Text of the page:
Discretion of speech is more than eloquence; and to speak agreeably to him with whom we deal is more than to speak in good words or in good order.
I usually accept bribes from both sides so that tainted money can never influence my decision.
I always think of myself not so much as a painter but as a medium for accident and chance.
The punishing of wits enhances their authority.
We gave ourselves for lost men, and prepared for death. Yet we did lift up our hearts and voices to God above, who showeth His wonders in the deep.
If you dissemble sometimes your knowledge of that you are thought to know, you shall be thought, another time, to know that you know not.
Whence we see spiders, flies, or ants entombed and preserved forever in amber, a more than royal tomb.
The bee enclosed and through the amber shown Seems buried in the juice which was his own.
Ask counsel of both timesof the ancient time what is best, and of the latter time what is fittest.
Much bending breaks the bow; much unbending the mind.
A bad man is worse when he pretends to be a saint.
But we are not dedicating or building any Capitol or Pyramid to human Pride, but found a holy temple in the human Intellect, on the model of the Universe... For whatever is worthy of Existence is worthy of Knowledge-which is the Image (or Echo) of Existence.
The cord breaketh at last by the weakest pull.
It is nothing won to admit men with an open door, and to receive them with a shut and reserved countenance.
If money be not thy servant, it will be thy master.
Such philosophy as shall not vanish in the fume of subtile, sublime, or delectable speculation but shall be operative to the endowment and betterment of man's life.
I wonder why it is that the countries with the most nobles also have the most misery?
Jesus would have been one of the best photographers that ever existed. He was always looking at the beauty of people souls. In fact Jesus was constantly making pictures of God in people's life by looking at their souls and exposing them to his light.
It cannot be denied that outward accidents conduce much to fortune, favor, opportunity, death of others, occasion fitting virtue; but chiefly, the mold of a man's fortune is in his own hands.
By this means we presume we have established for ever, a true and legitimate marriage between the Empirical and Rational faculty; whose fastidious and unfortunate divorce and separation hath troubled and disordered the whole race and generation of mankind.
There is no such flatterer as is a man's self.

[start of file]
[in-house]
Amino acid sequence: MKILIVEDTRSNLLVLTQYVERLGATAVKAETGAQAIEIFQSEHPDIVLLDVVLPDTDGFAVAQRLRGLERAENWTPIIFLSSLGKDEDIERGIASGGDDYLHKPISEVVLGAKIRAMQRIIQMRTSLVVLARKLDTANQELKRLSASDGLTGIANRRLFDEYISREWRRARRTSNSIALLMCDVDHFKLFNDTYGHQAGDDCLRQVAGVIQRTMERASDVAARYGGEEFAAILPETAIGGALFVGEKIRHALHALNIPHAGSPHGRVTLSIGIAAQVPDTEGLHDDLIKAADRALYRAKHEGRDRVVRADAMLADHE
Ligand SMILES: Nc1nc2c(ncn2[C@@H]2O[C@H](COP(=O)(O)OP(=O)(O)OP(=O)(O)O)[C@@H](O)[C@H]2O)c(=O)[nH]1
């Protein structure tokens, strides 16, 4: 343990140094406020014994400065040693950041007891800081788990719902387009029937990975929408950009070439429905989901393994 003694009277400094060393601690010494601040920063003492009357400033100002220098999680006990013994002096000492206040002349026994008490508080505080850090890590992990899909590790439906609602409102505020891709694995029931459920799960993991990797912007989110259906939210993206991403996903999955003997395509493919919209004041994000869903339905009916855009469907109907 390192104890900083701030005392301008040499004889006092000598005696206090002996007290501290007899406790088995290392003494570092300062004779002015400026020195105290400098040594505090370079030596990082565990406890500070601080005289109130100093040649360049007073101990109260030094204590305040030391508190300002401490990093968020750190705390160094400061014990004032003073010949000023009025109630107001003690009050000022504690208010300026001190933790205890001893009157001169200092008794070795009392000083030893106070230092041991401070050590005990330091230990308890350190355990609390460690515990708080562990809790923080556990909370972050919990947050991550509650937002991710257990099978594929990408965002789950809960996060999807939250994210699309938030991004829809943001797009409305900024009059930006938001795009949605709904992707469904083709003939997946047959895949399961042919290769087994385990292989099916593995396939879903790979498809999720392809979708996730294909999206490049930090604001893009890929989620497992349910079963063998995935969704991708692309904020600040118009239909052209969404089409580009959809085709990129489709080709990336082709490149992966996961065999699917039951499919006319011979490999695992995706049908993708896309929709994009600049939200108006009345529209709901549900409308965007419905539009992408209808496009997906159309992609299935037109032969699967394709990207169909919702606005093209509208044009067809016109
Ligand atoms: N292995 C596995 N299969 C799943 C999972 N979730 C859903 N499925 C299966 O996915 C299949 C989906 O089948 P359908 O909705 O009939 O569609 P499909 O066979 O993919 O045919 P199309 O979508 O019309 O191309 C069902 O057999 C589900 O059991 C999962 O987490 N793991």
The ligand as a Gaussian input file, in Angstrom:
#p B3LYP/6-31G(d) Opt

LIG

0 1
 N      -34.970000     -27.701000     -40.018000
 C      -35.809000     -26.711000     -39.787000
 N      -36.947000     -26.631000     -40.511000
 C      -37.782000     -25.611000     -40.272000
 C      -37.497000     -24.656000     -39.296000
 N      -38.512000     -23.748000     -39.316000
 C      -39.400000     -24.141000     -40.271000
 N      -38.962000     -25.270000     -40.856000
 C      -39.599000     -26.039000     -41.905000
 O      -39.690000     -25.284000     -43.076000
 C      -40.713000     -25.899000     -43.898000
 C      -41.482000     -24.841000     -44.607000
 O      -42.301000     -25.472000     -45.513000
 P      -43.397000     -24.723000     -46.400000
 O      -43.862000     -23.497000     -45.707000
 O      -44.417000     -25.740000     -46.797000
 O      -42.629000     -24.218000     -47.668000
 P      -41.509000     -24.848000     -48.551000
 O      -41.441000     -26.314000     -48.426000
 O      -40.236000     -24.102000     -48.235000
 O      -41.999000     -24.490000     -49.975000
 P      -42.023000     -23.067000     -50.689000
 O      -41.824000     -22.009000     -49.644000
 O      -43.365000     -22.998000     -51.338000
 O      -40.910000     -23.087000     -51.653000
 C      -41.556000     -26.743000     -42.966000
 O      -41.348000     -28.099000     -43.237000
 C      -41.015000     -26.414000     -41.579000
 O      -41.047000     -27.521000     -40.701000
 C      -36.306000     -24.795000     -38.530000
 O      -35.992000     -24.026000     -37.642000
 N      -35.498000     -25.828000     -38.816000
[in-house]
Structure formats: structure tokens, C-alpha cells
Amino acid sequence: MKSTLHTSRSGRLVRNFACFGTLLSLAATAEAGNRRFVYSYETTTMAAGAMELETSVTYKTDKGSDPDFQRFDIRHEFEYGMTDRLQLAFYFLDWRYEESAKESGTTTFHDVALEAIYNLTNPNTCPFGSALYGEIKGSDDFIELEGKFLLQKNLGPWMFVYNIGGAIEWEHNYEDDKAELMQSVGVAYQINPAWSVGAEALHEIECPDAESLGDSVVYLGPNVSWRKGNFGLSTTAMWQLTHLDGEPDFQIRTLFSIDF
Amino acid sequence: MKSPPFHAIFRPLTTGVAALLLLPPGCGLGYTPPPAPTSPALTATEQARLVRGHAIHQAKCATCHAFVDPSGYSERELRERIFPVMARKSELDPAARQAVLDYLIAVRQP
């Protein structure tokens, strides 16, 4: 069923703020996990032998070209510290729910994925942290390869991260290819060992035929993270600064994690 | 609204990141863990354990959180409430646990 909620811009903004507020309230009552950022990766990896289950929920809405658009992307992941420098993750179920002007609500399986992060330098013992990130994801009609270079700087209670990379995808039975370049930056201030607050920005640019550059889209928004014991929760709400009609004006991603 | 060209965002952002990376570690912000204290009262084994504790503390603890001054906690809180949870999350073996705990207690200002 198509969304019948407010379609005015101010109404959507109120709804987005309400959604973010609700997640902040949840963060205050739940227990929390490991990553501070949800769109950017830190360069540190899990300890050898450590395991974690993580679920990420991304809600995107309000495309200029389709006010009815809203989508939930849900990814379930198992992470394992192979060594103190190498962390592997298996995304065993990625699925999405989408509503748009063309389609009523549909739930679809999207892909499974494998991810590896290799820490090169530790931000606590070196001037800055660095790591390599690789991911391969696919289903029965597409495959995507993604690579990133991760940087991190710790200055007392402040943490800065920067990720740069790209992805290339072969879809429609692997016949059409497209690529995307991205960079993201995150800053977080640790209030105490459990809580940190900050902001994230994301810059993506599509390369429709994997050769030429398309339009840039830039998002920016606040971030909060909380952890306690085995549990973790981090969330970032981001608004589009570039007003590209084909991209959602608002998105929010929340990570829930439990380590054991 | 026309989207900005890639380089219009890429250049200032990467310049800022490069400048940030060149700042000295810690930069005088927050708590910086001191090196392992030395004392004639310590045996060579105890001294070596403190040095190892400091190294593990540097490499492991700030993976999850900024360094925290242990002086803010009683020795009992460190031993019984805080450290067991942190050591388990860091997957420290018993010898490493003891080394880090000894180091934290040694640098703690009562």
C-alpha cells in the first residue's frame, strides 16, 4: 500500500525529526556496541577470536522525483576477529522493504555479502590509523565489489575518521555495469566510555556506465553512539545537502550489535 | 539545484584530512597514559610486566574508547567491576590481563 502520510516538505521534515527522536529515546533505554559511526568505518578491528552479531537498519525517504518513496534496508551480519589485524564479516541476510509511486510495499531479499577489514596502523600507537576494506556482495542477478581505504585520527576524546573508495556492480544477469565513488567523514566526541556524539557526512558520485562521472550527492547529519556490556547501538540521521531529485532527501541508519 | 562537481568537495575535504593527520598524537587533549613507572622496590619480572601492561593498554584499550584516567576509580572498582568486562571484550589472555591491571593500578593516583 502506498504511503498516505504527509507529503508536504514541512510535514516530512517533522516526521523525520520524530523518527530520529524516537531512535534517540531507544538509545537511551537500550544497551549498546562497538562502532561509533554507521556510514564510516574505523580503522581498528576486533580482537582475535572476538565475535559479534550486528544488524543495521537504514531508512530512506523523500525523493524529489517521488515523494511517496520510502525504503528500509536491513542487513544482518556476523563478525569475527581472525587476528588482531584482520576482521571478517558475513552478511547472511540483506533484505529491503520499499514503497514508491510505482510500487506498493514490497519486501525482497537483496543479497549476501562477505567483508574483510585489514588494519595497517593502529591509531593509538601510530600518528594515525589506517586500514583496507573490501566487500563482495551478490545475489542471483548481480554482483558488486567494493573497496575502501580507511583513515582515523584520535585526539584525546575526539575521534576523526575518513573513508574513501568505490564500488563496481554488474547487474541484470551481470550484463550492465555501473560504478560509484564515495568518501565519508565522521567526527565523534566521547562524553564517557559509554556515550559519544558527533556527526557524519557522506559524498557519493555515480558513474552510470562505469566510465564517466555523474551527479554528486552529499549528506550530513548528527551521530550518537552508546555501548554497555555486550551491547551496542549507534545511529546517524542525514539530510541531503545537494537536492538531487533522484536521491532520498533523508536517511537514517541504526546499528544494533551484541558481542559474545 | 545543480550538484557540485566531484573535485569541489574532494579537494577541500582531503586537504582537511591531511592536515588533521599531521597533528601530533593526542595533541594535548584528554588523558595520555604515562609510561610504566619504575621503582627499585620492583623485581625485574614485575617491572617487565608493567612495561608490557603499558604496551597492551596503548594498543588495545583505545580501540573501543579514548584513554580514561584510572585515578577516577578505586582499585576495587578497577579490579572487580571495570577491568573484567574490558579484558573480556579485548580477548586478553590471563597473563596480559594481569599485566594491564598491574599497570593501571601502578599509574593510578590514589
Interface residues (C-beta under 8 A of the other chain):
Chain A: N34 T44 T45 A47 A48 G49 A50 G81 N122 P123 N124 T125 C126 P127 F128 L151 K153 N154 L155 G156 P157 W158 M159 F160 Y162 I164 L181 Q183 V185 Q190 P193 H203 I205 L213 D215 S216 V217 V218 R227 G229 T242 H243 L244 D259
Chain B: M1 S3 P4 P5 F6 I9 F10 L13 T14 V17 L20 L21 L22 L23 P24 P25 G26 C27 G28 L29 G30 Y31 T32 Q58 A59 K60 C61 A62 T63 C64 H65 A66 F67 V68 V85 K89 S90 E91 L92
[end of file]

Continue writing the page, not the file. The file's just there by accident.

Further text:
It is the true office of history to represent the events themselves, together with the counsels, and to leave the observations and conclusions thereupon to the liberty and faculty of every man's judgment.
The specious meditations, speculations, and theories of mankind are but a kind of insanity, only there is no one to stand by and observe it.
Is it not knowledge that doth alone clear the mind of all perbutations?
Certainly, it is heaven upon earth, to have a man's mind move in charity, rest in providence, and turn upon the poles of truth.
Painting is a duality and abstract painting is an entirely aesthetic thing. It always remains on one level. It is only really interesting in the beauty of its patterns or its shapes.
The best preservative to keep the mind in health is the faithful admonition of a friend.
They who derive their worth from their ancestors resemble potatoes, the most valuable part of which is underground.
In civil business; what first? boldness; what second and third? boldness: and yet boldness is a child of ignorance and baseness.
I have to hope that my instincts will do the right thing, because I can't erase what I have done. And if I drew something first, then my paintings would be illustrations of drawings.
Be so true to thyself, as thou be not false to others.
I use all sorts of things to work with: old brooms, old sweaters, and all kinds of peculiar tools and materials... I paint to excite myself, and make something for myself.
The doctrines of religion are resolved into carefulness; carefulness into vigorousness; vigorousness into guiltlessness; guiltlessness into abstemiousness; abstemiousness into cleanliness; cleanliness into godliness.
It was prettily devised of Aesop, The fly sat on the axle tree of the chariot wheel and said, what dust do I raise!
Money is like muck, not good unless spread.
He that seeketh to be eminent amongst able men hath a great task; but that is ever good for the public. But he that plots to be the only figure amongst ciphers is the decay of a whole age.
A much talking judge is an ill-tuned cymbal.